Staunton, August 6 – In the 20 years since he ascended to the top of the Russian political system, Vladimir Putin has evolved many think through three different ‘ages’ from almost a liberal committed to modernization to a conservative opposed to the operation of the free market to “a satrap crudely violating human rights,” New Times commentator Andrey Kolesnikov says.
The question is whether a fourth “age” is possible, one that will allow those in power to remain there even after he exits the scene and that will recover the popular support he had in the earlier three, he continues, adding that at present it is hard to see how that could be accomplished (newtimes.ru/articles/detail/183388).
That pessimistic conclusion arises, Kolesnikov says, from certain underlying trends that have helped to shape the three “ages” of Putin so far. In the first “age,” “liberals expected a Russian Pinochet” and for a time it appeared they had got one. He moved against the oligarchs but he did not promote any modernization. The ruling class in contrast “expected him to impose order in everything.”
To that end, the latter welcomed Putin’s depriving a number of people of the notion that “they rule the country” and the leaders of the regions” from the illusion that the territories entrusted to them were their country of more precisely their patrimony.” But the ruling class did not see that Putin’s purpose was to extract resources and that meant undermining them as well.
In “the second age” when order had been restored as both liberals and the powers that be wanted, Putin showed his “authoritarian impulses and even anti-democratic preferences” by arresting Khodorkovsky and becoming via United Russia with its “imitation” opposition, the KPRF and the LDPR, the “absolute” master of the Duma and then the Federation Council.
In February 2007, Kolesnikov writes, “Putin completed his foreign policy coming out at the Munich Security Conference, having in fact announced his further program of action” to restore Russia as a great power and the Kremlin as its controlling center. He then left things to Medvedev for a term, someone who wouldn’t challenge the regime Putin had set up.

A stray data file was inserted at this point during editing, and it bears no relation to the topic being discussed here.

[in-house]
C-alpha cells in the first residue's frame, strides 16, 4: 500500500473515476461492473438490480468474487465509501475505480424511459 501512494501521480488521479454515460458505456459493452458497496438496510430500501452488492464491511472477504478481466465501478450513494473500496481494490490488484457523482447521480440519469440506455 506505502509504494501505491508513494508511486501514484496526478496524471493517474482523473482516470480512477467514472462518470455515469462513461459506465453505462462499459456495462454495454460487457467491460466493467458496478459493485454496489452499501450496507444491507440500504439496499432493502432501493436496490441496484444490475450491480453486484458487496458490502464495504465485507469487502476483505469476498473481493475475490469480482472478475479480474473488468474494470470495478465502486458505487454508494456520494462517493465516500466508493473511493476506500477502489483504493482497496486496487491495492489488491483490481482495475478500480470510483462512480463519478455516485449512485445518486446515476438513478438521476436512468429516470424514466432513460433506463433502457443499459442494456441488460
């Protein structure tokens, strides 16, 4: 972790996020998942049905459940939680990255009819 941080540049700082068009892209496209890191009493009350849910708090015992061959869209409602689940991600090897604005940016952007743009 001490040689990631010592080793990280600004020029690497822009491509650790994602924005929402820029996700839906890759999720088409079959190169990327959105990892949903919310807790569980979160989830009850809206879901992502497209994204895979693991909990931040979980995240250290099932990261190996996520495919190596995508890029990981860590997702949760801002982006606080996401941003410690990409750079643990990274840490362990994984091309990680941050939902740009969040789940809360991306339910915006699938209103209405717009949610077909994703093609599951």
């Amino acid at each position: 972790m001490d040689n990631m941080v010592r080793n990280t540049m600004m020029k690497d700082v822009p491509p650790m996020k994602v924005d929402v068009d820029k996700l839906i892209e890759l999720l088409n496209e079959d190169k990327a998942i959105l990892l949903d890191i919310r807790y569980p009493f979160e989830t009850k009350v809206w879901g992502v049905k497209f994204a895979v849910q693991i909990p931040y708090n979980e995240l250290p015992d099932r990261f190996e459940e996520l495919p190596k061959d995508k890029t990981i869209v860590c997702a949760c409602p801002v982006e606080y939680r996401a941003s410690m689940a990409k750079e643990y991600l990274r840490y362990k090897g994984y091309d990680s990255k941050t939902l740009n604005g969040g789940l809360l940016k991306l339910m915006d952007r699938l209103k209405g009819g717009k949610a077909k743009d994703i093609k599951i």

That regime consisted of “the siloviki, the Orthodox chekists,’ the state oligarchs from among his friends, who had captured the national wealth, and state capitalism in the economy. As a result, Medvedev made little difference, and when Putin returned in his third “age,” he could continue in the directions he had pursued earlier.
In the protests against the elections, Putin “did not see a serious occasion to enter into dialogue with the square.” Instead, in order to maintain his system, he increasingly turned to repression to keep the people in line via a series of repressive laws and actions, Kolesnikov continues.
Indeed, one can say that Putin in his third “age” “opened two fronts: one against the West and the second against the civil society of Russia.” His ratings fell off but then something unexpected happened: the patriotism generated by his war against Ukraine beginning in 2014 pushed his ratings higher than they had ever been.
But now five years later, he is experiencing falling ratings. The Crimean consensus has collapsed, and Russians say that “we are already great again,” but also say that they want to have a better life. In short, Putin’s two social contracts with the Russian people, one based on improving the standard of living and the other on hurrah patriotism have disintegrated.
Today, the New Times commentator says, “there is no new formula for a renewed contract.” And so Putin is relying on repression, surrounding himself with others whose only desire is that the current regime survive so that they can pass on their power and wealth to their offspring.
“Putin marked his 20th anniversary in power in a submarine at the bottom of the sea and then at a session of the Security Council where alongside him sat people who resemble those who would have been present in the Politburo under Brezhnev, Andropov or Chernenko, people who only want the present to continue because they have no vision of the future.
But neither they nor Putin know whether the present can be maintained forever by force alone. It almost certainly cannot as the end of the Soviet system demonstrated. And that raises the bigger question: is there any possibility that there will be a “fourth age” of Putin or will he and his system end in the dustbin of history as did his Soviet predecessors?